Laharrague the 'crazy' a glimmer for France

Click to follow

The news is not all bleak for France. A second successive Grand Slam has eluded them and the RBS Six Nations' Championship looks a little out of reach, but this was at least a vastly improved French performance, with plenty of flashes of the much-missed brilliant back play that had been their trademark for so long before being consigned to the shadows under the austere generalship of coach Bernard Laporte.

The news is not all bleak for France. A second successive Grand Slam has eluded them and the RBS Six Nations' Championship looks a little out of reach, but this was at least a vastly improved French performance, with plenty of flashes of the much-missed brilliant back play that had been their trademark for so long before being consigned to the shadows under the austere generalship of coach Bernard Laporte.

But they did creak a bit in defence, especially when Wales staged their stunning second-half fightback. The French had been fine when they were going forward, but when the heat was on them they looked extremely brittle, as fragile indeed as had Wales in the opening half.

If the French had needed any motivation before the kick-off they had been given it in spades. The criticism being fired at them by everyone in France for their one-dimensional approach thus far was stick enough, but a deeply emotional element was added on their arrival at the Stade de France yesterday.

On one wall of the French dressing room was pasted a huge picture of an icon of the Gallic game, an image of the man the English long ago dubbed "Monsieur Rugby", Jean Prat, winner of 51 caps between 1945-55 and a veritable post-War legend as player and coach in France.

Prat is credited with being one of the architects of the exhilarating style of play that became known as "French flair". If ever there was an inspired choice to lift Les Bleus that was possibly it.

It was a new face on the French block, Julien Laharrague, as well as a couple of returnees, Aurélien Rougerie and Yannick Jauzion who added pace and punch to the backs as well as a big dollop of excitement for the thrill-starved France fans. Laharrague, a self-confessed "crazy" player, who has been making a habit of scoring tries from 60, 70 and 80 metres out for his club Brive, had a couple of wonderful runs early on.

His hair style echoes that of New Zealand's Doug Howlett (or Adam Jones the Wales tight-head prop), but his pace is not quite up to Howlett's, and since this was his debut, his strike rate cannot be compared with that of the All Black, but if he continues in the same vein tries will almost certainly come.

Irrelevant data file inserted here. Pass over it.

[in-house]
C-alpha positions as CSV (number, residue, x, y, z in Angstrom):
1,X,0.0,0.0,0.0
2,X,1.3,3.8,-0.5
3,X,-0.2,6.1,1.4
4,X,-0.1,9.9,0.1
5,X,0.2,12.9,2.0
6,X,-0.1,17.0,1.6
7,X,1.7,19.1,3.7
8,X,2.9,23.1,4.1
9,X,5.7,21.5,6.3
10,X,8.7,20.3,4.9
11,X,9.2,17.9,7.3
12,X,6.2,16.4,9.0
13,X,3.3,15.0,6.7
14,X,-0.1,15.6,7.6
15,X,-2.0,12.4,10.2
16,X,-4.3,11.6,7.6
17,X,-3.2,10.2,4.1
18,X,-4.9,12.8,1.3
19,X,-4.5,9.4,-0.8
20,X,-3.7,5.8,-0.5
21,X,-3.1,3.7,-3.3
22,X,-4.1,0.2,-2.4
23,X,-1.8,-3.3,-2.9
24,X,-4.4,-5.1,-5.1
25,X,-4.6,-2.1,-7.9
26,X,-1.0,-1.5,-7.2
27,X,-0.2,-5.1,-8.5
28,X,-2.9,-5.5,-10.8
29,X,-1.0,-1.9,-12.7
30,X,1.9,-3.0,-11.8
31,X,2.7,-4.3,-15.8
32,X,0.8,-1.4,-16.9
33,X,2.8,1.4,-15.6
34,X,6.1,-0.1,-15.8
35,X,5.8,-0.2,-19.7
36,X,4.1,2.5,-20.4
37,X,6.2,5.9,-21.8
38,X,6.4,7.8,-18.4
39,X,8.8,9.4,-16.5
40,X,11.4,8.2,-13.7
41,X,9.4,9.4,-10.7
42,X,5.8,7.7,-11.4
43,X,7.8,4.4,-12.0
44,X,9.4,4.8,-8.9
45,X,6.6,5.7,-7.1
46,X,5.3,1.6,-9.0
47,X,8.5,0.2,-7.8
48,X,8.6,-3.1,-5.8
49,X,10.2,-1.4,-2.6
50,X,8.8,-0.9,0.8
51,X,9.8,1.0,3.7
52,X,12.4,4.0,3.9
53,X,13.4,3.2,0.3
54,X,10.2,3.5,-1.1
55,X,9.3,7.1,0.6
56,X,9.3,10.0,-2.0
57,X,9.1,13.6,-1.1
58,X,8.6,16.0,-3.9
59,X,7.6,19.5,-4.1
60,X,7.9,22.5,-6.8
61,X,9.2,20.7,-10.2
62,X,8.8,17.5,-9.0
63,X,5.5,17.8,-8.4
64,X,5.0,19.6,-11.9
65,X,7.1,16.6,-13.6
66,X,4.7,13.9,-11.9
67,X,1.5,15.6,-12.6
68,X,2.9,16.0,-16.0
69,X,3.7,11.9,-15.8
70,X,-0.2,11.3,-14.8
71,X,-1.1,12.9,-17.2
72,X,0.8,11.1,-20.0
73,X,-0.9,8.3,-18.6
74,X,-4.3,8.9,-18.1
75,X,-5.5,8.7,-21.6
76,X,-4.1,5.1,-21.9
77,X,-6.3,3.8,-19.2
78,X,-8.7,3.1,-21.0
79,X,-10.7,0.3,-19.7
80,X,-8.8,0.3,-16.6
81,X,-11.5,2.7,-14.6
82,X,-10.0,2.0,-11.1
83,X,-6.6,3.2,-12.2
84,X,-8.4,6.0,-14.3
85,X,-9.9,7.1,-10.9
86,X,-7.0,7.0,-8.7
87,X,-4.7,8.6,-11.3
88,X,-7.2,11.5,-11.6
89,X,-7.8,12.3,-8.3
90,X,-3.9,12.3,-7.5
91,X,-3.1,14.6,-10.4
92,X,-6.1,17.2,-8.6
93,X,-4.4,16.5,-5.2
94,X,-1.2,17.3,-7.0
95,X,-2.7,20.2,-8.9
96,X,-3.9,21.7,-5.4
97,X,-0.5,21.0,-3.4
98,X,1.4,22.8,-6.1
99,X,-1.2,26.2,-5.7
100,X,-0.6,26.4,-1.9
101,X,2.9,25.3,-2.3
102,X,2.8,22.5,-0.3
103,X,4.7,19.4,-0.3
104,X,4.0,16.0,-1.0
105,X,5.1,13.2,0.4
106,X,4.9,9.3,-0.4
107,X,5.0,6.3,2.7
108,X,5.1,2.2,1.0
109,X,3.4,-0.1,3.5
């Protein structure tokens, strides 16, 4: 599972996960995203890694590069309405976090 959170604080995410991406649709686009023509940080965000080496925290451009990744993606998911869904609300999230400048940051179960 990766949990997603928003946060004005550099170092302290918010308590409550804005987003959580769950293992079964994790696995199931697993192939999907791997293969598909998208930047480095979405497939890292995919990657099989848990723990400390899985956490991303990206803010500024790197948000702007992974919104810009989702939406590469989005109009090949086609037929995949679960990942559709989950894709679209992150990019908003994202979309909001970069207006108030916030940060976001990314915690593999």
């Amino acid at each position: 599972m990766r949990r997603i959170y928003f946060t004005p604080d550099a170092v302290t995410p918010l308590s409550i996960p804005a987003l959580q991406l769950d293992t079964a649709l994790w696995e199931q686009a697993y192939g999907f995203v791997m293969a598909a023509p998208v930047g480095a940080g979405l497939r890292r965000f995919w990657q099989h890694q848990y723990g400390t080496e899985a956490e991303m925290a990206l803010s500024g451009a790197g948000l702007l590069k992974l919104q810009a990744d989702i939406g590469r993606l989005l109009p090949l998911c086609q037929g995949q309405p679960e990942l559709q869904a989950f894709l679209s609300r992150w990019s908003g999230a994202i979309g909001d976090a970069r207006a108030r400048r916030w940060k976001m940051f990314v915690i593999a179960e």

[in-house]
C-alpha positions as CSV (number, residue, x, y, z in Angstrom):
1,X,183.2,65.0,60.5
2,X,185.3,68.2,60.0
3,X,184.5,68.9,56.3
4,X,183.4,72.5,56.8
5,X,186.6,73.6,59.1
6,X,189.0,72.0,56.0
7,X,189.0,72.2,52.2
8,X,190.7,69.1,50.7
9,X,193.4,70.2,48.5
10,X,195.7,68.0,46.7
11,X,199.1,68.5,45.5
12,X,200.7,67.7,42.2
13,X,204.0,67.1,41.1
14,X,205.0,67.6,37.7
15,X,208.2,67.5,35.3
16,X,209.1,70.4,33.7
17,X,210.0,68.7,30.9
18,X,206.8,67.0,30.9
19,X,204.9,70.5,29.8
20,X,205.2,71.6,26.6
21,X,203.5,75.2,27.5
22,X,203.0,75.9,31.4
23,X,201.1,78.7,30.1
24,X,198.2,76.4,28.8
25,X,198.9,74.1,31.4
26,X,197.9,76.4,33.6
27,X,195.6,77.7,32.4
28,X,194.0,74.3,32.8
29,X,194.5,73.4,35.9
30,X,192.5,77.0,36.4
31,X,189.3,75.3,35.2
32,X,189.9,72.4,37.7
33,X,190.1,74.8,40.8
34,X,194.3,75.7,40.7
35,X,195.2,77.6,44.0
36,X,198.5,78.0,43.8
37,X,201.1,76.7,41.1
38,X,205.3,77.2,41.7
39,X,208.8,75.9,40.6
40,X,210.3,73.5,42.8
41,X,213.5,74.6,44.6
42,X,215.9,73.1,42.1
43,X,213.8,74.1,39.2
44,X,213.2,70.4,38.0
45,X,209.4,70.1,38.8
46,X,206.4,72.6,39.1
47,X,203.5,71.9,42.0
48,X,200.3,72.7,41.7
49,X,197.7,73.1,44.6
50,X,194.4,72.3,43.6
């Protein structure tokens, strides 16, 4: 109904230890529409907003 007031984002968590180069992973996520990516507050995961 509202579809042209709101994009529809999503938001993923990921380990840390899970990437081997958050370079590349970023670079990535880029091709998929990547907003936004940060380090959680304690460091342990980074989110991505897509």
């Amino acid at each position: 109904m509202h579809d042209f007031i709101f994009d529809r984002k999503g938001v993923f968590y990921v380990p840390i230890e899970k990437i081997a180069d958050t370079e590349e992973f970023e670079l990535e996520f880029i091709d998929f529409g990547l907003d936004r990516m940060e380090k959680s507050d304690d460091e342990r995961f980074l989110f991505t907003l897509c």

Indeed, it was his pass which freed up Rougerie in the 12th minute for France's second try, and he put in some telling breaks either side of that assist as well.

On one break, late in the first half, Laharrague found himself caught in a crunching two man tackle. The ball flew out of his grasp, yet the Brive full-back was able, miraculously, to regather the ball and get it out to scrum-half Dimitri Yachvili, who got the rest of his backs going against straight away, stretching the Welsh defence even further.

But Laharrague was not alone in tormenting the Welsh. At that time, the French backs as a unit were like a set of kitchen knives, boning, filleting, cutting and slicing their way through the Welsh at will. They also appeared to target the Wales left wing, policed by Shane Williams, who has looked so sharp of late in attack. The numerous forays down the French right by the 6ft 4in, 15 1/2st Rougerie took their toll on the diminutive Williams.

But the 5ft 9in Williams got his revenge after the interval with a series of runs that featured mesmerising footwork, which left the French defenders floundering and giving their opponents acres of space and, crucially, a string of penalties.

It stretched the French, tested their resolve and found them ultimately wanting as they tried desperately to work their way back into the Welsh half. Although they eventually did so and squared things through replacement outside half Frédéric Michalak's drop goal, they were soon under the cosh again and still showing signs of fumbling panic when the red shirts pressed up hard and the immediate result was a long-range penalty by Stephen Jones to wrest back the lead once more.

Comments